NotesFAQContact Us
Collection
Advanced
Search Tips
ERIC Number: ED550301
Record Type: Non-Journal
Publication Date: 2011
Pages: 269
Abstractor: As Provided
Reference Count: N/A
ISBN: 978-1-2677-9357-7
ISSN: N/A
Grade 4-6 Student Conceptions and Utilization of Informal and Formal Variable Representations across Mathematically Equivalent Tasks
Switzer, Matt
ProQuest LLC, Ph.D. Dissertation, University of Missouri - Columbia
This study reports how 24 grade 4-6 students in one elementary and middle school interpreted formal and informal representations of variables. While interpretations for variables represented as letters (e.g., x and y) have been well established for students in algebra classes and beyond, little research into elementary school students' initial interpretations of variables exists. This study examined student interpretations of formal (e.g., x + y = 12) and informal representations of variables (e.g., [white triangle up] + [white square] = 12). The students in this study were consistent in their meaning of various representations of variables presented in equations, but did not parallel normative algebraic solutions. For example, students treated the representation of the variables as different variables even if they were the same (e.g., y + y = 12). Student also consistently produced multiple solutions for each variable. For example, they supplied the ordered pair solutions such as (6,6), (5,7), (4,8), regardless of the representation of the variable (e.g., y + y = 12; a + b = 12; and [white triangle] + [white square] = 12). Further, these students did not exhibit many of the misconceptions exhibited by students in algebra classes and beyond. For example, the common misconception that different variables can only take on different values was not a typical response for these students (Fujii, 2003). However, when these same tasks were presented as word problems, students treated variables in an algebraically normative way. In other words, the students were more "successful" solving the word problems (Koedinger & Nathan, 2004). Students attended to the syntactic and semantic structure of the word problems to determine meanings for the variables that were not evident in the equations. [The dissertation citations contained here are published with the permission of ProQuest LLC. Further reproduction is prohibited without permission. Copies of dissertations may be obtained by Telephone (800) 1-800-521-0600. Web page: http://www.proquest.com/en-US/products/dissertations/individuals.shtml.]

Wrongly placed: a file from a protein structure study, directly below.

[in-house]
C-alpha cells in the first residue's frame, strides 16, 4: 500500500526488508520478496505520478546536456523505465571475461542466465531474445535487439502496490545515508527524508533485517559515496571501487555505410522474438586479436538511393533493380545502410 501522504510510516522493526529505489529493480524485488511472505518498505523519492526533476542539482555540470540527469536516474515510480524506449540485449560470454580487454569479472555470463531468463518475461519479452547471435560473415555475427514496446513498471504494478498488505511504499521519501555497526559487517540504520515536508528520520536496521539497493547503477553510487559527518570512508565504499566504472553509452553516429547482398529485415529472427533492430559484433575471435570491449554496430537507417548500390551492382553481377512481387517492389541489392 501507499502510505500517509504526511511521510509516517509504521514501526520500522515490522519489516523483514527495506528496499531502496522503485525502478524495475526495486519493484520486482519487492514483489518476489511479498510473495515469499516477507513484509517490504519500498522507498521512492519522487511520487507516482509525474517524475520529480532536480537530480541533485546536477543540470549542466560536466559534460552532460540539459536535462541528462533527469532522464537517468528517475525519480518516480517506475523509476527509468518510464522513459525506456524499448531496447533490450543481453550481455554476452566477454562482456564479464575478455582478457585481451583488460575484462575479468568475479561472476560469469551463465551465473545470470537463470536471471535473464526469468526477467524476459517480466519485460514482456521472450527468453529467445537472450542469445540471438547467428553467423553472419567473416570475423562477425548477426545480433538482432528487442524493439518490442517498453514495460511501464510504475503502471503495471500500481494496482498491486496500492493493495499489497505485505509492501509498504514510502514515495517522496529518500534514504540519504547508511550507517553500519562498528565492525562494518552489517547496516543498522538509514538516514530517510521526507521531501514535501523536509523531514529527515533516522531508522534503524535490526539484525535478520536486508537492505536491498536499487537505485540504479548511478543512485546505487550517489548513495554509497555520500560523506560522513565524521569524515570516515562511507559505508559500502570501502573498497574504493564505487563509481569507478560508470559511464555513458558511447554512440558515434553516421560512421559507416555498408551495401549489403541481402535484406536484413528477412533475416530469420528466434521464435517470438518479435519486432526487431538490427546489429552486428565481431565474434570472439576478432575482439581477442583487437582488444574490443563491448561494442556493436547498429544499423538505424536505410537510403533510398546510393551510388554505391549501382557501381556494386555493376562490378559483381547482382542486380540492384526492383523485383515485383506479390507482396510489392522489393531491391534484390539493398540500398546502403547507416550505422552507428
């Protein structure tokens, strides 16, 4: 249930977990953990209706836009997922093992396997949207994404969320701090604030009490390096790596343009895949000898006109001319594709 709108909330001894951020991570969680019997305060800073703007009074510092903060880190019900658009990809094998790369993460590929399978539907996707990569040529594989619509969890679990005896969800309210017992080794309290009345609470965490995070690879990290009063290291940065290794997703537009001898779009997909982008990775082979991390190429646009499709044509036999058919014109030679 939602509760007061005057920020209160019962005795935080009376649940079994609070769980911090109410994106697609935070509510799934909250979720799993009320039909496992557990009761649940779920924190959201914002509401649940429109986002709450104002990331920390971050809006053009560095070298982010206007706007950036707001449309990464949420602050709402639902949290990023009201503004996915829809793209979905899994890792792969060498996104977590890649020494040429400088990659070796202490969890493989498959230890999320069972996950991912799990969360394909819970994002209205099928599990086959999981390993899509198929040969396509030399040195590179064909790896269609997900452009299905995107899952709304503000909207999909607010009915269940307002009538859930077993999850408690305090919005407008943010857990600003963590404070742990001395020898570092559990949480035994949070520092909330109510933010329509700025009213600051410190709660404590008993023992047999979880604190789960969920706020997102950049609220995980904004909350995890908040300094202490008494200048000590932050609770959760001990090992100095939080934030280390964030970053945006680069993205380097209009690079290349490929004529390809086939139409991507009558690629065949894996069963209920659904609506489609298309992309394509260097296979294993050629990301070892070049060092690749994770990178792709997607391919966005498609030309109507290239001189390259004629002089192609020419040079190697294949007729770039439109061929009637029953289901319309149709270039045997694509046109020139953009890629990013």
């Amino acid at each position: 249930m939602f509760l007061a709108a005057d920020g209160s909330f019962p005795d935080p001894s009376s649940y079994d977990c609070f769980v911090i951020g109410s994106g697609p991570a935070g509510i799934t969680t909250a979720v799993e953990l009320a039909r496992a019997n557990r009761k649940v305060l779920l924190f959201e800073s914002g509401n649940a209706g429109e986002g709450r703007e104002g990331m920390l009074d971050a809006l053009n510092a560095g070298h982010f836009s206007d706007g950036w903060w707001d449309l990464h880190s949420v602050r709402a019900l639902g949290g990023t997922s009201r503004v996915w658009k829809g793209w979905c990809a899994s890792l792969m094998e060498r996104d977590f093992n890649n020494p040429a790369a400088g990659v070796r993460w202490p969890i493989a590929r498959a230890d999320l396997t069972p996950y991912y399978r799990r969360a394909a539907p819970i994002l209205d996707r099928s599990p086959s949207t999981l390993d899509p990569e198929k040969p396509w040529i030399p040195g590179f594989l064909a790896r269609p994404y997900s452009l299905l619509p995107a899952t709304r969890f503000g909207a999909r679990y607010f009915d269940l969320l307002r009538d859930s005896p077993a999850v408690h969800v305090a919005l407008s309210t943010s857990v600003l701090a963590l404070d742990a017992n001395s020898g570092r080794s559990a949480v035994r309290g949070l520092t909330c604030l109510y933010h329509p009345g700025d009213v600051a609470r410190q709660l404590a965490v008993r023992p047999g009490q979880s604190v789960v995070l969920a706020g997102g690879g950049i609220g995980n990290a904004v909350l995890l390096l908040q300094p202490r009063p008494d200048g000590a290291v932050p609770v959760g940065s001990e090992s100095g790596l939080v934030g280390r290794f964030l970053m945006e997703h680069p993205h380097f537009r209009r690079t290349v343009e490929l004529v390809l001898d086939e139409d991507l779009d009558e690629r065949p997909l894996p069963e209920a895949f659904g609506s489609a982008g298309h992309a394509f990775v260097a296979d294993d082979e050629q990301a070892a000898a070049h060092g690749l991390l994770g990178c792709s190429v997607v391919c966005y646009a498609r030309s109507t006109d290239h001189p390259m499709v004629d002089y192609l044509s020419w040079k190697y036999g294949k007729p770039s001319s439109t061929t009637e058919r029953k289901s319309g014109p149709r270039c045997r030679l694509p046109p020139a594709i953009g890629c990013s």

ProQuest LLC. 789 East Eisenhower Parkway, P.O. Box 1346, Ann Arbor, MI 48106. Tel: 800-521-0600; Web site: http://www.proquest.com/en-US/products/dissertations/individuals.shtml
Publication Type: Dissertations/Theses - Doctoral Dissertations
Education Level: Elementary Education; Middle Schools; Secondary Education; Junior High Schools; Grade 4; Intermediate Grades; Grade 5; Grade 6
Audience: N/A
Language: English
Sponsor: N/A
Authoring Institution: N/A